UCLA resumes streaming video after legal complaint

UCLA's video streaming lab will have extended hours this spring.
UCLA's video streaming lab will have extended hours this spring.

In the latest development in a dispute with broad implications for colleges nationwide, UCLA says it will continue to stream online instructional videos to students. The move comes after a trade group urged the university to review copyright laws and threatened legal action if campus officials did not stop offering free unlimited access to the educational content.

UCLA officials suspended their streaming video program in January after the Association for Information Media Equipment (AIME)—a nonprofit organization that advocates for “fair and appropriate use of media”—said the university didn’t have permission to offer unlimited access to students through its password-protected class web sites.

A university IT official said March 3 that UCLA’s resumption of the streaming video initiative was a necessary stand against opponents of open access to educational resources.

“Course instruction long ago ceased to be bound by the walls of the classroom, and we are obligated to provide students with appropriate instructional content in whatever medium helps to foster an effective learning environment,” Jim Davis, UCLA’s vice provost for IT and chief academic technology officer, said in a statement. “We’re well aware the outcome of this dispute could affect other educational institutions, and it’s important that UCLA take a leadership role and demonstrate just how critical the appropriate use of technology is to our educational mission.”

The university described the temporary suspension of its video streaming as a “good-faith gesture” to keep the issue out of court after AIME said faculty members should obtain special streaming licenses before they use video in their classes.

UCLA’s legal team concluded that the streaming program was legal under the Technology, Education, and Copyright Harmonization (TEACH) Act, which allows online transmission of copyright-protected works specifically for educational purposes.

Faculty members will have to spell out how online videos will supplement their course content before they are given permission to stream the content, according to the university’s policy.

UCLA officials expect the school’s video streaming to resume this spring.

“While we believe our previous protocols were consistent with applicable laws, this modification provides an extra layer of assurance and transparency so that we can resume streaming videos as soon as possible, rather than prolonging the impact on students and faculty through additional negotiations,” Davis said.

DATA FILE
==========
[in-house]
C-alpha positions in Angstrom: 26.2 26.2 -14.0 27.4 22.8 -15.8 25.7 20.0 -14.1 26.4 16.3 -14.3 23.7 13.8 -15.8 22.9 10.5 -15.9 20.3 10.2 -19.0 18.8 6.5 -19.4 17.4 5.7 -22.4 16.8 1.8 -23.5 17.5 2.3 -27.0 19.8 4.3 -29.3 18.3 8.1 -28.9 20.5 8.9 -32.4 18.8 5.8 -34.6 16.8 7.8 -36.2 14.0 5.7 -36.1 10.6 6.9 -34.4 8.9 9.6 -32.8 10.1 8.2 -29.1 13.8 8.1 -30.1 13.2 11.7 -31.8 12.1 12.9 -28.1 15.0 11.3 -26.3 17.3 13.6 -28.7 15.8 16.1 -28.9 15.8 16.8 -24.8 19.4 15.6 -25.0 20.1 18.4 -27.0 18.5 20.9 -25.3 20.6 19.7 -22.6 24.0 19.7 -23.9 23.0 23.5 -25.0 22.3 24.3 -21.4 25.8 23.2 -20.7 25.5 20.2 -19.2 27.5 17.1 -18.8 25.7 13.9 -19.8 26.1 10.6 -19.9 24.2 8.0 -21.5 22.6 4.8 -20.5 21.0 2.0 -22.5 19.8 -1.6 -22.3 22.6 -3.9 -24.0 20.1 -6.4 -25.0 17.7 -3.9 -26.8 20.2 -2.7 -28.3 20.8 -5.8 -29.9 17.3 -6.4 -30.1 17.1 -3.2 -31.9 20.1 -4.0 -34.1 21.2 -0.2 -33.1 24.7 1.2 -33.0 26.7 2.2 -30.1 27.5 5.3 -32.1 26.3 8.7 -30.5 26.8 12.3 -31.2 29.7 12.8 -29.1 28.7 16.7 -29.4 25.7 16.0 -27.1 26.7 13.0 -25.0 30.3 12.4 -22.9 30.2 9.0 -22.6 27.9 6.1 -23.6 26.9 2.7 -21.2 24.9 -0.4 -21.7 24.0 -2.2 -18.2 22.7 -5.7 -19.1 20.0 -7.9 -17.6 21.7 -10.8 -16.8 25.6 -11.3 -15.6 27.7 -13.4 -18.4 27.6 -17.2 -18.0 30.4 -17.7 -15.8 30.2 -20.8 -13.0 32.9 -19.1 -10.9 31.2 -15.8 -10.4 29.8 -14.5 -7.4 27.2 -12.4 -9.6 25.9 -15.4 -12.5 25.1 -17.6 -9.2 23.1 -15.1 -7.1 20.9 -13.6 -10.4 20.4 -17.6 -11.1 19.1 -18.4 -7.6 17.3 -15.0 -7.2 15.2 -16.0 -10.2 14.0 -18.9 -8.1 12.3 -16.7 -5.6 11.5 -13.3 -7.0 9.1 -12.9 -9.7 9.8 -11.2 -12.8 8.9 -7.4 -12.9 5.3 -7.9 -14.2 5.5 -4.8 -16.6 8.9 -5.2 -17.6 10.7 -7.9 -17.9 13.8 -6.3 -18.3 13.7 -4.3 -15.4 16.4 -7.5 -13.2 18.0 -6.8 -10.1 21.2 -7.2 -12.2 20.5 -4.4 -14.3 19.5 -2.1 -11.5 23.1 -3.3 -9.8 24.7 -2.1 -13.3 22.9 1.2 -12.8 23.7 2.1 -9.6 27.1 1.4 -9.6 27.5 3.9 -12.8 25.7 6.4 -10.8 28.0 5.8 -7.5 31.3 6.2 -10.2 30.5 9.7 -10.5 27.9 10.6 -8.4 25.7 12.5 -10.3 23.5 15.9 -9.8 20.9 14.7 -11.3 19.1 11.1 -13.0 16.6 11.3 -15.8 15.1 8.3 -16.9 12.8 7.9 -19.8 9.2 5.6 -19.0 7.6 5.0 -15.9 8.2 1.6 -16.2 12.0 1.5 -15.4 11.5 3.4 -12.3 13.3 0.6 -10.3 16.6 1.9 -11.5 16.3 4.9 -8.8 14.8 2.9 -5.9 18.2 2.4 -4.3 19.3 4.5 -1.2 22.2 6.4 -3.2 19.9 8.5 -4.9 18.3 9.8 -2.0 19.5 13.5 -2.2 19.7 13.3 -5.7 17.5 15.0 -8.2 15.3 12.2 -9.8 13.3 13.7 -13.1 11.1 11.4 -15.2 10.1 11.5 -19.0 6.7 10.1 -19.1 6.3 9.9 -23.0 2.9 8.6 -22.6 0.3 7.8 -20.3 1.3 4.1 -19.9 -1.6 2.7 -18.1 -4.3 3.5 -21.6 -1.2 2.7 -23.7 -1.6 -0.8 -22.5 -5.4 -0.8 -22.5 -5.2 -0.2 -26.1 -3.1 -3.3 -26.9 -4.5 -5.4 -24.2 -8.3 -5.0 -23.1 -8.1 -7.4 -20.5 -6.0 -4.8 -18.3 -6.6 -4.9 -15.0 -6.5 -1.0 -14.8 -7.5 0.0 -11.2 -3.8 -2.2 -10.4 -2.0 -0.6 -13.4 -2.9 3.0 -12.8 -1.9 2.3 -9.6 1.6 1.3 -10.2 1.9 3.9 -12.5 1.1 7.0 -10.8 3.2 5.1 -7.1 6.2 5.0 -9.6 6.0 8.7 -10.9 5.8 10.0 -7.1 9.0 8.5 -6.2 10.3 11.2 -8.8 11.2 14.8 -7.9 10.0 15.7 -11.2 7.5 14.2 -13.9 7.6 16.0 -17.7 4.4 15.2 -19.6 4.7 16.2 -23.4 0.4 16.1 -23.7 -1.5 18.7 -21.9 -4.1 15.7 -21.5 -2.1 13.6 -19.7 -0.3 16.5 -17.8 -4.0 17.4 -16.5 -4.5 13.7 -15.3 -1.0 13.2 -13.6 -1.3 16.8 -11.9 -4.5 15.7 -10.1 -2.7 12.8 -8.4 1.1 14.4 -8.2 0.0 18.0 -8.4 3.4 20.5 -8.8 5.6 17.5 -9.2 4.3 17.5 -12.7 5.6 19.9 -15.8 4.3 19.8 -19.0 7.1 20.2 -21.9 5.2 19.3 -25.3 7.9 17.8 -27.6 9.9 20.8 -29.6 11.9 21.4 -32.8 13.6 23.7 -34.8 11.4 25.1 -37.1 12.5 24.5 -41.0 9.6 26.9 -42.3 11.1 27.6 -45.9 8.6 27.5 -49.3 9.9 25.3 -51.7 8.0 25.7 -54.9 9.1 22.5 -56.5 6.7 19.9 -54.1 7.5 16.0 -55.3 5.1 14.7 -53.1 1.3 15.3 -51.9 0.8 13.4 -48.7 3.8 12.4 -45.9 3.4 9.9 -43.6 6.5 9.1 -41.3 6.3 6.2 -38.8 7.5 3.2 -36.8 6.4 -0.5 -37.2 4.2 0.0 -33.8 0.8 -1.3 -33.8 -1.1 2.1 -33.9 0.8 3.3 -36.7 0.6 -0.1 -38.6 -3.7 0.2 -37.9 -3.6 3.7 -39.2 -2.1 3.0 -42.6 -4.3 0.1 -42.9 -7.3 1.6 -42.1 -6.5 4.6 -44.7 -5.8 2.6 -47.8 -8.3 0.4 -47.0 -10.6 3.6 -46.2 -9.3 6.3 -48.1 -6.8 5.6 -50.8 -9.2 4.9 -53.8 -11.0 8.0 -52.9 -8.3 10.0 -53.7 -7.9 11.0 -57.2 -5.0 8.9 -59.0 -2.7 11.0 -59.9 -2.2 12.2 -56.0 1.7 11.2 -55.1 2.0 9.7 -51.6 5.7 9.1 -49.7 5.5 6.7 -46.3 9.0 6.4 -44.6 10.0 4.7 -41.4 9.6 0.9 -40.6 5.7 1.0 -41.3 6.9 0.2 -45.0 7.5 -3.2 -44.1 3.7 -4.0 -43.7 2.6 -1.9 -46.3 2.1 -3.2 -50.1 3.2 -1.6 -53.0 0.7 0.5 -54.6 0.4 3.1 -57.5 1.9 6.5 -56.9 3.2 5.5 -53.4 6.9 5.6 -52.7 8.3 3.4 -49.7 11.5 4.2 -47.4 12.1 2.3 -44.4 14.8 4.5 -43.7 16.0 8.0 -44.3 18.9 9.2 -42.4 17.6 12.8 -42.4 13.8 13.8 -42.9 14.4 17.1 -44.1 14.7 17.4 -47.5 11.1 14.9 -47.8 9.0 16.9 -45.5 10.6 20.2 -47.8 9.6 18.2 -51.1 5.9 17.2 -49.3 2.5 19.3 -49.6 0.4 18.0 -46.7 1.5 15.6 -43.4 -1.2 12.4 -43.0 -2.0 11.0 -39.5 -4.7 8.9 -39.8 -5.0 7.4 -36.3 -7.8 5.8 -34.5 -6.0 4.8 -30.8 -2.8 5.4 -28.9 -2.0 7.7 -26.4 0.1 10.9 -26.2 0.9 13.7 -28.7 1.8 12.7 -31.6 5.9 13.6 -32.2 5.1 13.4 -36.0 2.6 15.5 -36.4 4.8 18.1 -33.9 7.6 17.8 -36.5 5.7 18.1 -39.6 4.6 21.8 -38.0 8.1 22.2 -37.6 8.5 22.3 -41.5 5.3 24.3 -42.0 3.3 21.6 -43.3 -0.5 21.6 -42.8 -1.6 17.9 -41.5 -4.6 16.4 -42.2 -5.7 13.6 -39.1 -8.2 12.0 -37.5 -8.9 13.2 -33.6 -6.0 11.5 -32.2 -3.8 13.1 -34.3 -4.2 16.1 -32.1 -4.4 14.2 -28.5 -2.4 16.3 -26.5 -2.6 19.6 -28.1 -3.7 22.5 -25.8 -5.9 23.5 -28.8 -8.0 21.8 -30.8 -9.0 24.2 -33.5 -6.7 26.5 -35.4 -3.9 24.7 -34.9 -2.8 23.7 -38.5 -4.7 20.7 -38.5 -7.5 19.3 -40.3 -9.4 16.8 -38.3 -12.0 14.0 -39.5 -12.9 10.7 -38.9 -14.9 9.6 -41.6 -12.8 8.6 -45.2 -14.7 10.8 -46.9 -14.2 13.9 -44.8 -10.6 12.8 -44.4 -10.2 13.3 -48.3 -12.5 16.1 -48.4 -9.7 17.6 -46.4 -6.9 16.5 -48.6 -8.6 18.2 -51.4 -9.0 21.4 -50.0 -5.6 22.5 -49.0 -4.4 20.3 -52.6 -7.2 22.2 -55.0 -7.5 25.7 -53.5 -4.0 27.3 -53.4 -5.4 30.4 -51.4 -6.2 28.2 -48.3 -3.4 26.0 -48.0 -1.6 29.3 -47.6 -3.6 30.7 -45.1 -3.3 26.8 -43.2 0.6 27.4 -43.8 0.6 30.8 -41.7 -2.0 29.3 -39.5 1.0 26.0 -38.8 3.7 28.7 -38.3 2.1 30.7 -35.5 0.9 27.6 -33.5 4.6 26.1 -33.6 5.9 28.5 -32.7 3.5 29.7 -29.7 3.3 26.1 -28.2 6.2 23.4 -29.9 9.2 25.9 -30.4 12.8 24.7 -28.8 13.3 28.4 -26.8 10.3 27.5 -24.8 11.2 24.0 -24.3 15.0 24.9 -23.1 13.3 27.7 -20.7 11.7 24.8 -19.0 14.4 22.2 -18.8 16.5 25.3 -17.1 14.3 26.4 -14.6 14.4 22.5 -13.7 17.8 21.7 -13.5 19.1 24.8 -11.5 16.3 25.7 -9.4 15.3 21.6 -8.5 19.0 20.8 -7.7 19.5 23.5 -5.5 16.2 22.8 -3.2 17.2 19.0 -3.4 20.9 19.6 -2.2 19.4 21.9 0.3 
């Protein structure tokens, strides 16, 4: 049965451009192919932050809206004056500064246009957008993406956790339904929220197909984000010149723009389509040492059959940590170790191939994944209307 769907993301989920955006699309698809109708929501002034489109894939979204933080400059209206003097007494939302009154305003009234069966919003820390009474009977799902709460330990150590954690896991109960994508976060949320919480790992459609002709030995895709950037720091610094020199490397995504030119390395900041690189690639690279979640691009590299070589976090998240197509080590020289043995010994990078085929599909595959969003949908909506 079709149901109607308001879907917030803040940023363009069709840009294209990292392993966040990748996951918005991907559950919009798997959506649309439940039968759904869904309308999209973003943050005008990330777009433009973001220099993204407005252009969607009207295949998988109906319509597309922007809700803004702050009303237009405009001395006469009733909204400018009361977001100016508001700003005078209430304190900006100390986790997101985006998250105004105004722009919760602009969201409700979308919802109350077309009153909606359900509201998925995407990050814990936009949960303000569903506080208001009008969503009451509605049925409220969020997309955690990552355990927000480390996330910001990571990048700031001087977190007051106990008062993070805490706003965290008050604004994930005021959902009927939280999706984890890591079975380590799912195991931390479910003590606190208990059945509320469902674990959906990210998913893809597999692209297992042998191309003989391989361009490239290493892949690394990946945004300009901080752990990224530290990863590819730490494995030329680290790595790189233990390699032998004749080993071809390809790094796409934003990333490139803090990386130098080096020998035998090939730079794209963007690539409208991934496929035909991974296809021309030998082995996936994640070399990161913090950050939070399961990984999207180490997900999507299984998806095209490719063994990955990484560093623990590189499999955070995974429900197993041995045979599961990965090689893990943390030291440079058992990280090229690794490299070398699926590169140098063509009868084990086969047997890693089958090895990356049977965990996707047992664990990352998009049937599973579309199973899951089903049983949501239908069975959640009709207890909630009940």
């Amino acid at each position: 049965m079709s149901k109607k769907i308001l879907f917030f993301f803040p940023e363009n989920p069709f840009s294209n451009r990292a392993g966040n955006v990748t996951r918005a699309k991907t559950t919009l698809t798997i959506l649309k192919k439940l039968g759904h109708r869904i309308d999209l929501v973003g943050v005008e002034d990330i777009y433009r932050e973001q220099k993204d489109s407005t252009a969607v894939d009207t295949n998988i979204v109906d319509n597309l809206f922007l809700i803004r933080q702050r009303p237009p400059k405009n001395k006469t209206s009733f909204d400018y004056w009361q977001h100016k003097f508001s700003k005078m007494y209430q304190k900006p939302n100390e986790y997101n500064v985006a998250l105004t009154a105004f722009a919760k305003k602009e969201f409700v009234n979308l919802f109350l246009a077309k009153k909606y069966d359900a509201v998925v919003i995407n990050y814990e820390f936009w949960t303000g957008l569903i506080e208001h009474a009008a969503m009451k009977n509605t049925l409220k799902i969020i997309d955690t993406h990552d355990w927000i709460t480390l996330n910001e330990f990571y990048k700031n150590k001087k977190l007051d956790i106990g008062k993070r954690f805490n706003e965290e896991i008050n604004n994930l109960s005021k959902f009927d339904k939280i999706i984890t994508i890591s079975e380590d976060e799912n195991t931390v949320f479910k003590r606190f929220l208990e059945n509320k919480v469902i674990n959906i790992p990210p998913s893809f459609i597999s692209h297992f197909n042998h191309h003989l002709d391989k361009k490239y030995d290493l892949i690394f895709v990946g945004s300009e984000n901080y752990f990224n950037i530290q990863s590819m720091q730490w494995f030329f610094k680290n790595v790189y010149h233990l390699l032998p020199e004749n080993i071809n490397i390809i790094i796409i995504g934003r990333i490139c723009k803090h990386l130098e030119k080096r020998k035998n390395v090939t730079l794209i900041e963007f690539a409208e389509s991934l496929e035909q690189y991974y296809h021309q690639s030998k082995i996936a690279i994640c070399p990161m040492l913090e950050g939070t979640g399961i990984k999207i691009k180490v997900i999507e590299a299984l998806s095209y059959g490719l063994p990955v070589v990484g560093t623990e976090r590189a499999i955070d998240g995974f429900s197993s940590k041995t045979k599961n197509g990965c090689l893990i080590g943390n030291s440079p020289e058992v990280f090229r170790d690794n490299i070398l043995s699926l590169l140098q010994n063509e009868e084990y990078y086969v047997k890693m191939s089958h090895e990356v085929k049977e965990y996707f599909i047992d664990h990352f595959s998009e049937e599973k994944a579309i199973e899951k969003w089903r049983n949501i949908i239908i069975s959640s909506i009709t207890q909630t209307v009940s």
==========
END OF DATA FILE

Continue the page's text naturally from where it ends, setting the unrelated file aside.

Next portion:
A big player in the educational copyright arena supported the university’s decision to move ahead with streaming content. The Library Copyright Alliance, whose members include the Association of Research Libraries and the American Library Association, said in a Feb. 19 statement that educators did not need a special license to use streaming video content as part of their courses.

“Educational institutions should know and exercise their rights to use copyrighted works to extend and enrich the classroom experience,” the organization said in its legal statement, adding that “works marketed primarily for the use in distance education would not fall within [provisions of the TEACH Act].”

Arnold Lutzker, an attorney for AIME, said in an eMail message to eCampus News that if UCLA’s streaming precedent isn’t challenged, every college and university in the country could buy one copy of a video and give free access to thousands of students every semester.

“As UCLA indicated, the decision was made unilaterally despite the expressed concern of AIME members and AIME’s effort to seek a fair and responsible solution to the dispute,” Lutzker said. “Based on the facts, UCLA’s justifications for the resumption of streaming … are legally flawed and fundamentally inconsistent with copyright law. The message that UCLA sent AIME and all its members is that they and literally every other university have every right to buy a single copy of a video and stream it to an unlimited number of students forever without permission or compensation to the creator.”

Lutzker continued: “Given that message, AIME members will necessarily consider all their legal options.”

UCLA’s streaming program started in 2005, when the school took faculty requests and collected and converted videos into a streaming format. The campus spends about $45,000 annually to buy media for classroom use, according to its March 3 announcement.

The streamed content—which includes foreign-language films and documentaries for history and sociology courses—is protected against file sharing and copying by students and faculty. The videos are only accessible through the university’s intranet, and students must use a password and prove they are enrolled in a specific course to watch the videos online.

The university will keep video streaming labs open for longer hours this semester. The Media Lab, where students go to watch streaming videos, will be open from 10 a.m. to 10 p.m. Mondays through Thursdays, with more limited hours on Fridays and Sundays.

“The streaming video service directly benefits the learning experience of students,” said Robin Garrell, chair of UCLA’s Academic Senate and professor of chemistry and biochemistry. “It allows them the flexibility to view instructional materials at times that ensure maximum productivity, when they can best contemplate and respond to the materials, and it exposes them to a broader range of educational material.”


UCLA announcement

Library Copyright Alliance

Association for Information Media Equipment

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